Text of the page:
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Rasmus Helt Poulsen shares his approach to the Cent Cols Challenge where taking the shortcut is not an option.

The Unmatchable Ups And Downs II

Rasmus Helt Poulsen shares his approach to the Cent Cols Challenge where taking the shortcut is not an option.

06 January 2016

If you’ve signed up for a Cent Cols Challenge, there is a chance that you were caught up in the moment when you did it. Maybe you were looking at amazing photography in a Rapha book, got carried away on a sunny day in France, or had one glass of wine too many. That might have been what happened to me. Signing up is easy. Following through can be a challenge, especially if you live in the Northern part of Europe like I do, where the weather tends to welcome your training ambitions with a cold wet kiss.

From October to March, the weather in Denmark is half the challenge for a road cyclist. It’s not really cold, nor really warm. It’s usually wet, and at times quite windy. Your worst enemy is flintstone and punctures are unavoidable. A concept like the Rapha Festive 500 is different in the Nordic region, where it isn’t as simple as it is for those in warmer climes who seem to log 200km rides on Strava like they’re nobody’s business.

Despite my weather complaints, I must say that January’s blue skies and crisp air can still offer great training in Copenhagen. And knowing that spring will eventually come – even if it’s still snowing outside, as it is now – helps you learn to love the conditions. Spring’s arrival heralds some of my favourite rides of the year: amazing long rides along the coastline. You feel like everything is how it should be again.

There are six months until I ride a Cent Cols Challenge. On one hand, it’s far away. On the other, it’s close enough to force me to be serious about it. I flit between worrying, measuring my weight, FTP outputs and kilometres ridden, and fantastic views, photos with filters and coffee. The frank truth versus the romantic philosophy. I am sure that every cyclist has experienced days in the off-season when both time and motivation makes it difficult to get on the bike. How to balance a busy working week with family, two kids who love sport too, and a challenging plan to climb 100 Pyrenean cols in September?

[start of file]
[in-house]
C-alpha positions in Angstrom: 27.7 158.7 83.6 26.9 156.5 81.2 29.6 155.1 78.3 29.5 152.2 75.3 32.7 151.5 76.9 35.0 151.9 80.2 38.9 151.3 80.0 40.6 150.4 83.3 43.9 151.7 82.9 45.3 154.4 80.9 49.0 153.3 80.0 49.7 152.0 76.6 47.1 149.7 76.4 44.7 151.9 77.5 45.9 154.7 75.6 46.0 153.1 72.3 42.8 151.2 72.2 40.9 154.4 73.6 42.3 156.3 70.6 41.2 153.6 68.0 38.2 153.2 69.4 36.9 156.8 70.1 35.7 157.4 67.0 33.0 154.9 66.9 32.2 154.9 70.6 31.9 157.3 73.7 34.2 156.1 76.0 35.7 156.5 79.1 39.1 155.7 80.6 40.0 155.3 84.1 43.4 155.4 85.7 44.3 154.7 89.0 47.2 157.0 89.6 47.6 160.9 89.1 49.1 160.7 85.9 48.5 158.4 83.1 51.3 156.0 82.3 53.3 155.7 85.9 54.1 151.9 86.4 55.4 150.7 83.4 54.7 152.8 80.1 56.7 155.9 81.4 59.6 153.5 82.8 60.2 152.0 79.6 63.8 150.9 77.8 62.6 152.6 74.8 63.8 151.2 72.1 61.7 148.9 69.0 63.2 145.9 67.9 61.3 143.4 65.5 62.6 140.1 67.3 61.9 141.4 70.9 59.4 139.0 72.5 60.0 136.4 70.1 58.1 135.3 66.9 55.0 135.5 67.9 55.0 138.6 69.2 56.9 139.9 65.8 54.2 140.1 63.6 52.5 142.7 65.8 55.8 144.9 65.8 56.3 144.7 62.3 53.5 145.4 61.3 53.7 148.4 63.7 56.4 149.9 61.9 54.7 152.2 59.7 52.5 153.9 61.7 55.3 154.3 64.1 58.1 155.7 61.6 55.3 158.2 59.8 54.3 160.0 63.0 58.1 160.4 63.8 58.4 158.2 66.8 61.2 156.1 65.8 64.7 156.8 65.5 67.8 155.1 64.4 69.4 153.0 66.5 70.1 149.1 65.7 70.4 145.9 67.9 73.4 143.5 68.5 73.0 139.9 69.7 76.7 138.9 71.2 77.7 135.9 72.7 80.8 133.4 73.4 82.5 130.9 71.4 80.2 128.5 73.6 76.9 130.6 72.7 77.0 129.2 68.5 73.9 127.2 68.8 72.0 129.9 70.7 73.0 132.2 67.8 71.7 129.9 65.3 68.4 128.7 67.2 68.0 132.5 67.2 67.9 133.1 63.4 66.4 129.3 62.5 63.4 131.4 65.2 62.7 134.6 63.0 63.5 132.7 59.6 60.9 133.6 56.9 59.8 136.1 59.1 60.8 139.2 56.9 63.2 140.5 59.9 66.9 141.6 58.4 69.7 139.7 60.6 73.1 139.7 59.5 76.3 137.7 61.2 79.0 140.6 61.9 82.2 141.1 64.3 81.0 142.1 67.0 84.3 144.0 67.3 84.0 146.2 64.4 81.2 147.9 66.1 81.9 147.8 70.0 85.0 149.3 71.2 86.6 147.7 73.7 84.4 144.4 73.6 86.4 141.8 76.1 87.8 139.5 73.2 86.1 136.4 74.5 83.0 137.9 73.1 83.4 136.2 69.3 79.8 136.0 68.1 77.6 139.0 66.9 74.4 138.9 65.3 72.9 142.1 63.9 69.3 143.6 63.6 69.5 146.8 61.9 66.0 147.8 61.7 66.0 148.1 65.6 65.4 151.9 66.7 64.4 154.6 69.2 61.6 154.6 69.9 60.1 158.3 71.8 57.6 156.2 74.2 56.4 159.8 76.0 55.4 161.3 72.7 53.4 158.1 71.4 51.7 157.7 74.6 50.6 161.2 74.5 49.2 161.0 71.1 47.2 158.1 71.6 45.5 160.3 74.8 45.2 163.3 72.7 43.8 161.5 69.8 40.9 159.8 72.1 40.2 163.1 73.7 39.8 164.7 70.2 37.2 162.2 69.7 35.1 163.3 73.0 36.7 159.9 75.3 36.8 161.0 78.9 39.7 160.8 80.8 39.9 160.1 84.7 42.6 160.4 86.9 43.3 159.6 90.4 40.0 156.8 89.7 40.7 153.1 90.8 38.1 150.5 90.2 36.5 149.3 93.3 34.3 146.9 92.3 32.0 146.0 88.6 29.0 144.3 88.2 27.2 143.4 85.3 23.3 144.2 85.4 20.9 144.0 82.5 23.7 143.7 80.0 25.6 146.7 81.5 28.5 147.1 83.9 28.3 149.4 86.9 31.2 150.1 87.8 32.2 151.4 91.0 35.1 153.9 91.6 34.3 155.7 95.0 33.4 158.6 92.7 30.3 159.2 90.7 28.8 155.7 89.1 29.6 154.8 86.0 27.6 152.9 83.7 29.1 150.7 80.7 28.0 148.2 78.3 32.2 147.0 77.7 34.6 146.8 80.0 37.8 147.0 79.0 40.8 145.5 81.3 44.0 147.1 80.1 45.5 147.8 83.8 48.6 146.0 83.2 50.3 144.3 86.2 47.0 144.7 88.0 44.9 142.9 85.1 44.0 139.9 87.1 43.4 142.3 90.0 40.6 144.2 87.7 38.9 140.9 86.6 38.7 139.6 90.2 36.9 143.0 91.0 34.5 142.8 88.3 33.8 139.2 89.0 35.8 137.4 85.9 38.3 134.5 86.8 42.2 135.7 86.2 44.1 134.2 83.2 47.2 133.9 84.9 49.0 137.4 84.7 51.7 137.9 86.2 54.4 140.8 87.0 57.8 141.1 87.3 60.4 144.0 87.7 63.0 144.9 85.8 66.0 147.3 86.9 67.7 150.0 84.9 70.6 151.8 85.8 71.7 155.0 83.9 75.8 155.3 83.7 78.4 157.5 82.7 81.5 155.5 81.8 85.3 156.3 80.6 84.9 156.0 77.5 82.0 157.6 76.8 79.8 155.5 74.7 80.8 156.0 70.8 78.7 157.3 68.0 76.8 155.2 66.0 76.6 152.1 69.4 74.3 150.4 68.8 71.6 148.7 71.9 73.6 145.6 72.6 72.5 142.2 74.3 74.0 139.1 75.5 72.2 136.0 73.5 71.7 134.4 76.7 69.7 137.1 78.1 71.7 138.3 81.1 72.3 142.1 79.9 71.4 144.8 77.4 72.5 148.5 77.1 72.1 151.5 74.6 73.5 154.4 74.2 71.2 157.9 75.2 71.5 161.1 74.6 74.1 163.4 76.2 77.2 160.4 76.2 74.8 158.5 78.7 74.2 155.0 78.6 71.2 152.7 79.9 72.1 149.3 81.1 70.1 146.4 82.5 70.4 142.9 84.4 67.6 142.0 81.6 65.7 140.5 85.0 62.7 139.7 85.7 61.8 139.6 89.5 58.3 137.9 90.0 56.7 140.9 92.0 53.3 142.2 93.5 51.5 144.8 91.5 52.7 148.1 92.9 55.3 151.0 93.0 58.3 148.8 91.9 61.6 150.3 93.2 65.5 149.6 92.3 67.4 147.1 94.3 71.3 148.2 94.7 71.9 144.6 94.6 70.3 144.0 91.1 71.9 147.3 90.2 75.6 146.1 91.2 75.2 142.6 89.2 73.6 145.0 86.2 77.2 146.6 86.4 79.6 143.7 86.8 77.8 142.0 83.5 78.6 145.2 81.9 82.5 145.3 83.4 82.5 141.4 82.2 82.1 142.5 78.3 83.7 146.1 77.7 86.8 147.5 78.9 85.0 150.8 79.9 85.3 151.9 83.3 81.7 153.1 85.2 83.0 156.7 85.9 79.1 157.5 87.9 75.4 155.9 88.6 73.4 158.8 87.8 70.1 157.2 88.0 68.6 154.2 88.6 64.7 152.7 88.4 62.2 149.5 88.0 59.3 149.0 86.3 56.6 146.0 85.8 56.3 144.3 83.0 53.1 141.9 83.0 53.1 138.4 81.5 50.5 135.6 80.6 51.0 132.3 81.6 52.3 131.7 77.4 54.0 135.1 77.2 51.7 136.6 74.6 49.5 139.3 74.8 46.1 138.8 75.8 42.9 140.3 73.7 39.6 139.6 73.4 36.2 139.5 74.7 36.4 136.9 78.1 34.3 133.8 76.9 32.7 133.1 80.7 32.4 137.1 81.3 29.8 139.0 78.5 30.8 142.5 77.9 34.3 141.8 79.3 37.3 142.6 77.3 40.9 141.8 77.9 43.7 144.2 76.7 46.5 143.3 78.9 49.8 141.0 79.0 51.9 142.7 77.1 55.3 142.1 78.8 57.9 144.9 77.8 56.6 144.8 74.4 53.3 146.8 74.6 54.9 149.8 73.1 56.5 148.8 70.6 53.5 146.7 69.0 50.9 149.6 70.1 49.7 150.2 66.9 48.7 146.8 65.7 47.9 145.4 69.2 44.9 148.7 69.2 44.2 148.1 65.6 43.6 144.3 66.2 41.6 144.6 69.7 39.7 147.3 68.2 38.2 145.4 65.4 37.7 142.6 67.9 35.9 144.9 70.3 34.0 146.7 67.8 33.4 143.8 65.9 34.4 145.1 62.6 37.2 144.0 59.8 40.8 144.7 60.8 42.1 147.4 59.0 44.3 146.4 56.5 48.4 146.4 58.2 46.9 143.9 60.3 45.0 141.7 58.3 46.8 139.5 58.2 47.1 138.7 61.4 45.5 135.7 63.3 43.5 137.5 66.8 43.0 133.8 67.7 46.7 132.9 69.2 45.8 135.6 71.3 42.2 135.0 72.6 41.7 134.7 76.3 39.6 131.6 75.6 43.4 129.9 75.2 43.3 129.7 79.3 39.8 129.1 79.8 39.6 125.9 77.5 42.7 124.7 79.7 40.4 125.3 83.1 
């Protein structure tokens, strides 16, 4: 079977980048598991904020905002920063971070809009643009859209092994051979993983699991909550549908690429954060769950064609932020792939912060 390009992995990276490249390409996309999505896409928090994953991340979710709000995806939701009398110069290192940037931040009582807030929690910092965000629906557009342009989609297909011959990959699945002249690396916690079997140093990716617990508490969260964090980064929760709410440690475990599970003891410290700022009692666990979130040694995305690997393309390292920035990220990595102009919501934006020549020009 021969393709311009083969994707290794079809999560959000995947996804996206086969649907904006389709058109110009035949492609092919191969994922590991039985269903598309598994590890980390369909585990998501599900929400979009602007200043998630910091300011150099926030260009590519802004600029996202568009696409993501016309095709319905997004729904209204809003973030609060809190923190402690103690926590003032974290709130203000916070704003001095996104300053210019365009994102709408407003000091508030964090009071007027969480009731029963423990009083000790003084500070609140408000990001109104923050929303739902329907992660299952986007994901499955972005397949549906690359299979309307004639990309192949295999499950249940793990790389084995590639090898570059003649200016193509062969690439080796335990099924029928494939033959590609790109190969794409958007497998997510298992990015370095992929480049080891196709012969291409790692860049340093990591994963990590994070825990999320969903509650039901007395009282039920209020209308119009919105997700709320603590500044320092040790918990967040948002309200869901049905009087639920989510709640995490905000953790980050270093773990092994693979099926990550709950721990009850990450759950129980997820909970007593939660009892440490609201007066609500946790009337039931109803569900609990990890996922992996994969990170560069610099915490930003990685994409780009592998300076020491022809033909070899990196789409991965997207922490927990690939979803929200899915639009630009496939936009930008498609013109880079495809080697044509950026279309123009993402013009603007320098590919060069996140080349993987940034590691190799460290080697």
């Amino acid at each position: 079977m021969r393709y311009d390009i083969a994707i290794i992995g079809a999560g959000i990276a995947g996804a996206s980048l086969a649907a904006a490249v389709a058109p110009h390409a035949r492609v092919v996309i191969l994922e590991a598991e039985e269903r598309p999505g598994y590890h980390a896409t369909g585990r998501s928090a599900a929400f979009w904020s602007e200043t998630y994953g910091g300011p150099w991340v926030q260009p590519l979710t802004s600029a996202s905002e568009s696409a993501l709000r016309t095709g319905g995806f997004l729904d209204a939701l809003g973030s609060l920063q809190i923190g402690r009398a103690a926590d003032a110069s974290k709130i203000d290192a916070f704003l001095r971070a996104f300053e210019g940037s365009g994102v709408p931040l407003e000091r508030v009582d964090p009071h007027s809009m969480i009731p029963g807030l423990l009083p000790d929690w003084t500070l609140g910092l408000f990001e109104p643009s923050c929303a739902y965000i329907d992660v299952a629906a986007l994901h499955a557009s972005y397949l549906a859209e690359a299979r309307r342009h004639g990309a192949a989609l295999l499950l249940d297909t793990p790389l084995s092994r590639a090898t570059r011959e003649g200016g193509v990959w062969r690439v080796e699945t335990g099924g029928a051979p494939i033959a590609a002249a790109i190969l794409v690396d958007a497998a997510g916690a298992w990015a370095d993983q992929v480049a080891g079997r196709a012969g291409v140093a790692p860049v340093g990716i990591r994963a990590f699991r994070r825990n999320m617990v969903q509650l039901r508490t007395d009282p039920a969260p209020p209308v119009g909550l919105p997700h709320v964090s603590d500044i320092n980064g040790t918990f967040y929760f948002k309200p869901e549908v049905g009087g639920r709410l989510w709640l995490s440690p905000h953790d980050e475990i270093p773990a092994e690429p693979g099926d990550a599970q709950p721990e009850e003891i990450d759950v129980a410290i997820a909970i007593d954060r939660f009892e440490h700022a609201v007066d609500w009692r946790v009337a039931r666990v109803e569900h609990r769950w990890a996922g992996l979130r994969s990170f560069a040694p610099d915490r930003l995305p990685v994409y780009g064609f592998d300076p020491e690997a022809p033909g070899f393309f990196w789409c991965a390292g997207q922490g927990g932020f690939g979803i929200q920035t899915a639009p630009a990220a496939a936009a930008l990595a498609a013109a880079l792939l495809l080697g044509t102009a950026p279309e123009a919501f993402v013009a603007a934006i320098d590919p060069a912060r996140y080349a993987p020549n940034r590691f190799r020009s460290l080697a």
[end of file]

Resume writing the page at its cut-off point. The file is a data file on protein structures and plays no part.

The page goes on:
My approach on weekdays is the turbo trainer. I have a detailed and effective training plan and the trainer allows me to stick to it. Early in the morning, late at night, it doesn’t matter. People have different opinions about turbos, but for me they are the best alternative to riding outside – an effective and precise alternative too. Stick to the different drills, short or longer, measure your progress on watts, or just get your legs spinning – everything is better than the sofa and I have never regretted a session (afterwards, that is).

I spend between six and eight hours every week on the turbo and besides the benefit of effective and relatively short sessions, it helps your morale. Keeping going for a three-hour long sweaty basement session to obtain your virtual Century kit in Zwift might sound stupid, but in the mix of loud music, the fumes of ammonia and soaked towels, it somehow increases your mental strength. I try and do something different every week and set short term goals as a way of keeping it interesting. My youngest likes to watch for a while and cheers me on like it is an actual race – it helps a lot actually – and you don’t want to let your biggest fan down.

Aside from pedalling, weight becomes a factor. Am I too fat? Should I drop the white bread, pasta, chocolate or stop drinking red wine? I cannot stay off any of those things for more than a couple of days, but simply trying to think about controlling the intake helps. People often ask what is the best weight for a CCC. There isn’t one. Yes, it helps not having too much to carry over the passes, but skinny men cry too.

For me, this is all about trying to find a balance in the reality of an established life with family, job, friends, personal development and cycling ambitions. It’s a struggle. Cycling towards something – rather than away from it, is a good starting point. However, the same questions still come to mind as last time round. Will I be strong enough? Can I make it? Can I live up to my own ambitions, which are as steep as the climbs in the Pyrenees.

Taking the shortcut is not an option.

Rasmus Helt Poulsen is a Rapha Europe Ambassador who lives in Copenhagen in Denmark. Follow his journey towards a second CCC on his Instagram

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